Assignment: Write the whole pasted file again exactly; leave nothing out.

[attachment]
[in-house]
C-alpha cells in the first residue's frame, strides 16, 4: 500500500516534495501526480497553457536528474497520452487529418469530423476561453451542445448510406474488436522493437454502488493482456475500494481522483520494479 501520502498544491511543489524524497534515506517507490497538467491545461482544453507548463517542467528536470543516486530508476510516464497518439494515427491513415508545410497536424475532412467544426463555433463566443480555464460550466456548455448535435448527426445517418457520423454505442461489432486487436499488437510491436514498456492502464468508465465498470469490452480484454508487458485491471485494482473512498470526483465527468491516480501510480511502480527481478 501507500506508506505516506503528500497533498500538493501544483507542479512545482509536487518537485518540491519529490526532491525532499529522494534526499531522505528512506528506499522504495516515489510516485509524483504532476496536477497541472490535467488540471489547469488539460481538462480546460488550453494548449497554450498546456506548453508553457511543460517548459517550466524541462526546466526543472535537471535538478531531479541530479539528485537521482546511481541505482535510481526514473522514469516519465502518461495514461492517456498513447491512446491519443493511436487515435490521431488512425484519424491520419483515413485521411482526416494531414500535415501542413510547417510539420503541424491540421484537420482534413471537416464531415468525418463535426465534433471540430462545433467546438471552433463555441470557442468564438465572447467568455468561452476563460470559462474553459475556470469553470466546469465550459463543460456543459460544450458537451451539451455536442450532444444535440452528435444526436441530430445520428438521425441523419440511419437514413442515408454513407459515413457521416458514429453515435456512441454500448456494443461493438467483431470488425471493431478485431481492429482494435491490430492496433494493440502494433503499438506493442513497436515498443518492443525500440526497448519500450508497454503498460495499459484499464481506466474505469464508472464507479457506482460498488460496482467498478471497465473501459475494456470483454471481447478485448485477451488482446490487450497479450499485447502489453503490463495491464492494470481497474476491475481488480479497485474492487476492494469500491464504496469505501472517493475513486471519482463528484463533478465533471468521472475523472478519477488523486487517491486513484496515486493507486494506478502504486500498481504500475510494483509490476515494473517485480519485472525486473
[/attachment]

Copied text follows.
[in-house]
C-alpha cells in the first residue's frame, strides 16, 4: 500500500516534495501526480497553457536528474497520452487529418469530423476561453451542445448510406474488436522493437454502488493482456475500494481522483520494479 501520502498544491511543489524524497534515506517507490497538467491545461482544453507548463517542467528536470543516486530508476510516464497518439494515427491513415508545410497536424475532412467544426463555433463566443480555464460550466456548455448535435448527426445517418457520423454505442461489432486487436499488437510491436514498456492502464468508465465498470469490452480484454508487458485491471485494482473512498470526483465527468491516480501510480511502480527481478 501507500506508506505516506503528500497533498500538493501544483507542479512545482509536487518537485518540491519529490526532491525532499529522494534526499531522505528512506528506499522504495516515489510516485509524483504532476496536477497541472490535467488540471489547469488539460481538462480546460488550453494548449497554450498546456506548453508553457511543460517548459517550466524541462526546466526543472535537471535538478531531479541530479539528485537521482546511481541505482535510481526514473522514469516519465502518461495514461492517456498513447491512446491519443493511436487515435490521431488512425484519424491520419483515413485521411482526416494531414500535415501542413510547417510539420503541424491540421484537420482534413471537416464531415468525418463535426465534433471540430462545433467546438471552433463555441470557442468564438465572447467568455468561452476563460470559462474553459475556470469553470466546469465550459463543460456543459460544450458537451451539451455536442450532444444535440452528435444526436441530430445520428438521425441523419440511419437514413442515408454513407459515413457521416458514429453515435456512441454500448456494443461493438467483431470488425471493431478485431481492429482494435491490430492496433494493440502494433503499438506493442513497436515498443518492443525500440526497448519500450508497454503498460495499459484499464481506466474505469464508472464507479457506482460498488460496482467498478471497465473501459475494456470483454471481447478485448485477451488482446490487450497479450499485447502489453503490463495491464492494470481497474476491475481488480479497485474492487476492494469500491464504496469505501472517493475513486471519482463528484463533478465533471468521472475523472478519477488523486487517491486513484496515486493507486494506478502504486500498481504500475510494483509490476515494473517485480519485472525486473